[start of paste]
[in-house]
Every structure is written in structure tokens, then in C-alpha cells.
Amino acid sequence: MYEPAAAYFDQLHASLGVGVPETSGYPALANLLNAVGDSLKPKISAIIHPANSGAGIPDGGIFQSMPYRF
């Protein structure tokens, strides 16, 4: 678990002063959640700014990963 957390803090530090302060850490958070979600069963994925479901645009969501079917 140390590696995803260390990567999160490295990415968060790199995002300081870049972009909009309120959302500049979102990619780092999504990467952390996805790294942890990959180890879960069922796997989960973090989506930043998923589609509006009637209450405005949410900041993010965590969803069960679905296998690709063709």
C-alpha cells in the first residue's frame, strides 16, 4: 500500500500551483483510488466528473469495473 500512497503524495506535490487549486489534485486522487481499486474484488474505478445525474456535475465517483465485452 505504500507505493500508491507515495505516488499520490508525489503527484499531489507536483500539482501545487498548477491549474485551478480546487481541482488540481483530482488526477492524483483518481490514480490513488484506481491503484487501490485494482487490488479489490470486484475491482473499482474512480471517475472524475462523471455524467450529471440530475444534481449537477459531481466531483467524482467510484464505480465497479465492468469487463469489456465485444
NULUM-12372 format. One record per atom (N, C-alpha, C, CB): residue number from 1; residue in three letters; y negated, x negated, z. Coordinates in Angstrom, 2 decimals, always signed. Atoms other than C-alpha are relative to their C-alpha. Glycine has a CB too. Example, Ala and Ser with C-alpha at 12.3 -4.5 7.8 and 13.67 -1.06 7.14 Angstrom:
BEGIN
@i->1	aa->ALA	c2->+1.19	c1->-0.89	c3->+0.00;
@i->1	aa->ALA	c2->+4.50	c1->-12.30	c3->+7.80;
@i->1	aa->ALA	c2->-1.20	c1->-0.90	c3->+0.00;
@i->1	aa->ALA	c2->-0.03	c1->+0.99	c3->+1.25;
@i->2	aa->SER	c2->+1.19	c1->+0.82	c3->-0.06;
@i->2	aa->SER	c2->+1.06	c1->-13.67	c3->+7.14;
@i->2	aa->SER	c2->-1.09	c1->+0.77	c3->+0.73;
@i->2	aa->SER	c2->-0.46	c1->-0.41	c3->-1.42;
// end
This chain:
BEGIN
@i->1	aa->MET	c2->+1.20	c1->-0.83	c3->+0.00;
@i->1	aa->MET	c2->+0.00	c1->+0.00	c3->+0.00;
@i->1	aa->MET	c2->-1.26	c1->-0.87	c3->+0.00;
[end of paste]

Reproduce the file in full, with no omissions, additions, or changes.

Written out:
[in-house]
Every structure is written in structure tokens, then in C-alpha cells.
Amino acid sequence: MYEPAAAYFDQLHASLGVGVPETSGYPALANLLNAVGDSLKPKISAIIHPANSGAGIPDGGIFQSMPYRF
């Protein structure tokens, strides 16, 4: 678990002063959640700014990963 957390803090530090302060850490958070979600069963994925479901645009969501079917 140390590696995803260390990567999160490295990415968060790199995002300081870049972009909009309120959302500049979102990619780092999504990467952390996805790294942890990959180890879960069922796997989960973090989506930043998923589609509006009637209450405005949410900041993010965590969803069960679905296998690709063709």
C-alpha cells in the first residue's frame, strides 16, 4: 500500500500551483483510488466528473469495473 500512497503524495506535490487549486489534485486522487481499486474484488474505478445525474456535475465517483465485452 505504500507505493500508491507515495505516488499520490508525489503527484499531489507536483500539482501545487498548477491549474485551478480546487481541482488540481483530482488526477492524483483518481490514480490513488484506481491503484487501490485494482487490488479489490470486484475491482473499482474512480471517475472524475462523471455524467450529471440530475444534481449537477459531481466531483467524482467510484464505480465497479465492468469487463469489456465485444
NULUM-12372 format. One record per atom (N, C-alpha, C, CB): residue number from 1; residue in three letters; y negated, x negated, z. Coordinates in Angstrom, 2 decimals, always signed. Atoms other than C-alpha are relative to their C-alpha. Glycine has a CB too. Example, Ala and Ser with C-alpha at 12.3 -4.5 7.8 and 13.67 -1.06 7.14 Angstrom:
BEGIN
@i->1	aa->ALA	c2->+1.19	c1->-0.89	c3->+0.00;
@i->1	aa->ALA	c2->+4.50	c1->-12.30	c3->+7.80;
@i->1	aa->ALA	c2->-1.20	c1->-0.90	c3->+0.00;
@i->1	aa->ALA	c2->-0.03	c1->+0.99	c3->+1.25;
@i->2	aa->SER	c2->+1.19	c1->+0.82	c3->-0.06;
@i->2	aa->SER	c2->+1.06	c1->-13.67	c3->+7.14;
@i->2	aa->SER	c2->-1.09	c1->+0.77	c3->+0.73;
@i->2	aa->SER	c2->-0.46	c1->-0.41	c3->-1.42;
// end
This chain:
BEGIN
@i->1	aa->MET	c2->+1.20	c1->-0.83	c3->+0.00;
@i->1	aa->MET	c2->+0.00	c1->+0.00	c3->+0.00;
@i->1	aa->MET	c2->-1.26	c1->-0.87	c3->+0.00;